Addressing unmet addiction need in an urban hospital

Addressing unmet addiction need in an urban hospital

Abstracts / Drug and Alcohol Dependence 171 (2017) e2–e226 .423; MJ: AOR .28), 4 + arrests (CC + MJ: AOR 3.80; CC: AOR 2.33), and Gain revealed hypo...

60KB Sizes 88 Downloads 149 Views

Abstracts / Drug and Alcohol Dependence 171 (2017) e2–e226

.423; MJ: AOR .28), 4 + arrests (CC + MJ: AOR 3.80; CC: AOR 2.33), and <30 years of age (CC + MJ: AOR .41; CC: AOR .17; MJ: AOR 2.87). Conclusions: Future drug prevention and interventions should consider the potential protective effects of religion/spirituality on substance use. Financial Support: McKnight Doctoral Fellowship (Acheampong), R01DA2079 (PI: Cottler). http://dx.doi.org/10.1016/j.drugalcdep.2016.08.023 The interaction between cocaine dependence and HIV infection on risky decision making and its neural substrates Merideth Addicott ∗ , Andrea L. Hobkirk, Daniella Cordero, Christina S. Meade Psychiatry & Behavioral Sciences, Duke University, Durham, NC, United States Aims: Stimulant drug abuse is a major driver of HIV infections since stimulant abusers engage in high rates of risky sexual behaviors. Both stimulants and HIV alter brain function, which may contribute to risky decision making. Cocaine abuse affects dopamine function, and cocaine users display impaired executive function related to inhibitory control and risk-taking propensity. HIV infection is also associated with deficits in executive function, such as impaired inhibition and risky decision making. However, how the interaction between cocaine dependence and HIV infection affects decision-making processes is unknown. Methods: In this case-control study, four groups of participants (cocaine dependent/HIV+, n = 15; cocaine dependent/HIV−, n = 17; non-drug user/HIV+, n = 17; non-drug user/HIV−, n = 20) completed a loss aversion task while undergoing functional MRI. In this task, participants accepted or rejected gambles with an equal probability of winning or losing. Gambles were drawn randomly from a gain/loss matrix that ranged from $0 to $40 and from $0 to −$20. Results: Behaviorally, there was a step-wise decrease in loss aversion across the four groups (p < .05), with cocaine dependent/HIV+ participants demonstrating the least loss aversion. The BOLD signal was modeled using regressors for gain values and loss values, separately. Group-level tests on the contrast Loss > Gain revealed hypoactivation among cocaine dependent participants compared to non-drug users in the bilateral caudate/putamen; hypoactivation among HIV+ compared to HIV− participants in the bilateral frontal poles, inferior temporal lobes, and superior parietal lobules; and an interaction effect in the right insula (cluster corrected, p < 0.05). Conclusions: These results suggest that cocaine dependence and HIV infection have unique, yet additive, effects on rewardbased decision making, which may help to explain engagement in risky behaviors. Financial Support: This research was supported by R21 DA036450 (CSM), K23 DA028660 (CSM), and K01 DA033347 (MAA). http://dx.doi.org/10.1016/j.drugalcdep.2016.08.024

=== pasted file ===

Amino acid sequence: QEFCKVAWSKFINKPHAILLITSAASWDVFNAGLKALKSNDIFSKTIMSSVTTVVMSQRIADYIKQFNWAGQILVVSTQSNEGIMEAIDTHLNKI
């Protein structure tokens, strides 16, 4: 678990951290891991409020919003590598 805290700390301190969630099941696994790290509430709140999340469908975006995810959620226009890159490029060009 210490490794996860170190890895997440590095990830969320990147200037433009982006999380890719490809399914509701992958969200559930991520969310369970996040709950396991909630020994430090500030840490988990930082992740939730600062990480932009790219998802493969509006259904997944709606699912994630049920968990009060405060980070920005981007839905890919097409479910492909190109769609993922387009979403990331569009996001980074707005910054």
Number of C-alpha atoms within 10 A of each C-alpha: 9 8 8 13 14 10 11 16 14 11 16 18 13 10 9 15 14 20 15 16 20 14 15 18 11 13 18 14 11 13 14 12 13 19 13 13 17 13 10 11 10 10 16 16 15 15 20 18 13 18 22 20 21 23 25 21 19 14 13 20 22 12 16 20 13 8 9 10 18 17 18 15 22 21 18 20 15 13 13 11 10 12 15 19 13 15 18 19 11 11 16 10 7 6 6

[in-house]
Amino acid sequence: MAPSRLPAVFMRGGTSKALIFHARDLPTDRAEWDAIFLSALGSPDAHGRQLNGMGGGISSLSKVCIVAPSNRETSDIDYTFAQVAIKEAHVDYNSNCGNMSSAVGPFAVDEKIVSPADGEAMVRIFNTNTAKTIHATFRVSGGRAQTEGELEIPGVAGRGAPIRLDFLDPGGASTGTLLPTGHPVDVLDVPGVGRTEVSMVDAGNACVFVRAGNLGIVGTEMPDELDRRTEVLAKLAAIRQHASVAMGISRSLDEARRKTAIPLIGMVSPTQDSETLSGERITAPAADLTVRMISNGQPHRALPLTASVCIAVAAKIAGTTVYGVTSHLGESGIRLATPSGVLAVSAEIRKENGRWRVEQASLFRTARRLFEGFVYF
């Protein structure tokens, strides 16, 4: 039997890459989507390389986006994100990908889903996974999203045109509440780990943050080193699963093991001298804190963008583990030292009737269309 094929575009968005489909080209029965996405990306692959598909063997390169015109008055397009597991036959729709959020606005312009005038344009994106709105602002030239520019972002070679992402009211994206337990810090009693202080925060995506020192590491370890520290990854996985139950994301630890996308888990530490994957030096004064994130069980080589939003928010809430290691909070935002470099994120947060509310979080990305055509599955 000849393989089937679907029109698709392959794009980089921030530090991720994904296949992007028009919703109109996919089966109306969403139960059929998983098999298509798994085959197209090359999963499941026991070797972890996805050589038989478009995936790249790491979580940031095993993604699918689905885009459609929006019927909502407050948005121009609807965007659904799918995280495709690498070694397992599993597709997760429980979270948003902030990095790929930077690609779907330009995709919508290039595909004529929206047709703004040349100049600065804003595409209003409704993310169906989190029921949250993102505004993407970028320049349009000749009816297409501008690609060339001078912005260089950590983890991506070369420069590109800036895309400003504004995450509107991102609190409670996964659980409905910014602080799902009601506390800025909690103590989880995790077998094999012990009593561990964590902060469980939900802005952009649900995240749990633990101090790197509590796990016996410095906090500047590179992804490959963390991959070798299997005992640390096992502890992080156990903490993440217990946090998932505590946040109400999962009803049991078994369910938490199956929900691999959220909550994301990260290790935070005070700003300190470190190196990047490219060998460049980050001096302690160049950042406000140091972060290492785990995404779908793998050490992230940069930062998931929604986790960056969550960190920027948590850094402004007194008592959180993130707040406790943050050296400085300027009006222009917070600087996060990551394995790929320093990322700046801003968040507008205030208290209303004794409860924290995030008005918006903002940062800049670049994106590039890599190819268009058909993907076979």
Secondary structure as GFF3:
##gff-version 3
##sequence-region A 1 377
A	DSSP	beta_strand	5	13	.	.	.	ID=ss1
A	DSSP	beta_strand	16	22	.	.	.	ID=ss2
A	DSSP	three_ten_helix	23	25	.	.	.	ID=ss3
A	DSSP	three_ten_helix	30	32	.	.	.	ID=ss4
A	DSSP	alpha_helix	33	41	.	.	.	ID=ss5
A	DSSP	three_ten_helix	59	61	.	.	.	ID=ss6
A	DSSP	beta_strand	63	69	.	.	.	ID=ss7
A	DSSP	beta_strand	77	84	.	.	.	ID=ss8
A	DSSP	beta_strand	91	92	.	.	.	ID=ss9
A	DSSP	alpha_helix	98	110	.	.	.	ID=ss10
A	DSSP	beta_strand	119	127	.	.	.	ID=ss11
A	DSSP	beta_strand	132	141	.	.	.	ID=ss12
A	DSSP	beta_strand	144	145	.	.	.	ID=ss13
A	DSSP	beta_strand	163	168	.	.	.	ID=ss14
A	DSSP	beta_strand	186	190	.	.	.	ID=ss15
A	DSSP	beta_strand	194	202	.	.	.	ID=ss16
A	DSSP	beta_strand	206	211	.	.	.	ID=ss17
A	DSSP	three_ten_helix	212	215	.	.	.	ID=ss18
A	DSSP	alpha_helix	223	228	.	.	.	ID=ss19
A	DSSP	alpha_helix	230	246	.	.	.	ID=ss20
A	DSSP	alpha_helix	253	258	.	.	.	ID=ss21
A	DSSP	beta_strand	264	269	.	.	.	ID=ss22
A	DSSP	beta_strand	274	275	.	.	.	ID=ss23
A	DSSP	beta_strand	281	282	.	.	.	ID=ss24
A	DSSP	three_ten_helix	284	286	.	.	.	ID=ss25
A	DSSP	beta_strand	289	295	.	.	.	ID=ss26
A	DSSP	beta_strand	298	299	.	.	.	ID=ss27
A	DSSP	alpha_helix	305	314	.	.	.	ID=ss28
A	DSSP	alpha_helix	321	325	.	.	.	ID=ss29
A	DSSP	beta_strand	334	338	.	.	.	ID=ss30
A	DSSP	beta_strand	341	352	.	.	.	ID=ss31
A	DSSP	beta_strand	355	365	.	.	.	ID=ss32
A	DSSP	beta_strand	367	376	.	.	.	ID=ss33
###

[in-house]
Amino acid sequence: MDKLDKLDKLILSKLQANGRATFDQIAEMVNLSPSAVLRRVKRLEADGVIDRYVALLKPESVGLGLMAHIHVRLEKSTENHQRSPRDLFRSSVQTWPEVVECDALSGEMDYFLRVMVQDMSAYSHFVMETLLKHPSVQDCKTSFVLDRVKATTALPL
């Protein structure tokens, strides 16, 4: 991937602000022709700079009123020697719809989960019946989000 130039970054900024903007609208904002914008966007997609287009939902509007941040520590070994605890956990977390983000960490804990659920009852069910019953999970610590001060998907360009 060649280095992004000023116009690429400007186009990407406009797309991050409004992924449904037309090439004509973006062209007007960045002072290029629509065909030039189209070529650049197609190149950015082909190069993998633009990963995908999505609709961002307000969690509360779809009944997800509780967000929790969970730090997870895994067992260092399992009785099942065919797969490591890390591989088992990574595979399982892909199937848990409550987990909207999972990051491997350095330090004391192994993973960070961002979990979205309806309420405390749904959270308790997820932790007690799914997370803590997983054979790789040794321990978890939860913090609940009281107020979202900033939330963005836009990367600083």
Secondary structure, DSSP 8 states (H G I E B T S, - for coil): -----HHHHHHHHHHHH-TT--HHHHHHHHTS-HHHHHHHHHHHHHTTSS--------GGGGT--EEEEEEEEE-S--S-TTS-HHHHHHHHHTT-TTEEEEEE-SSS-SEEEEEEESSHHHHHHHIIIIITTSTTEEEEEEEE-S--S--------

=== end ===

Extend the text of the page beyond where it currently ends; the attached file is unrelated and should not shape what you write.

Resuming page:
e3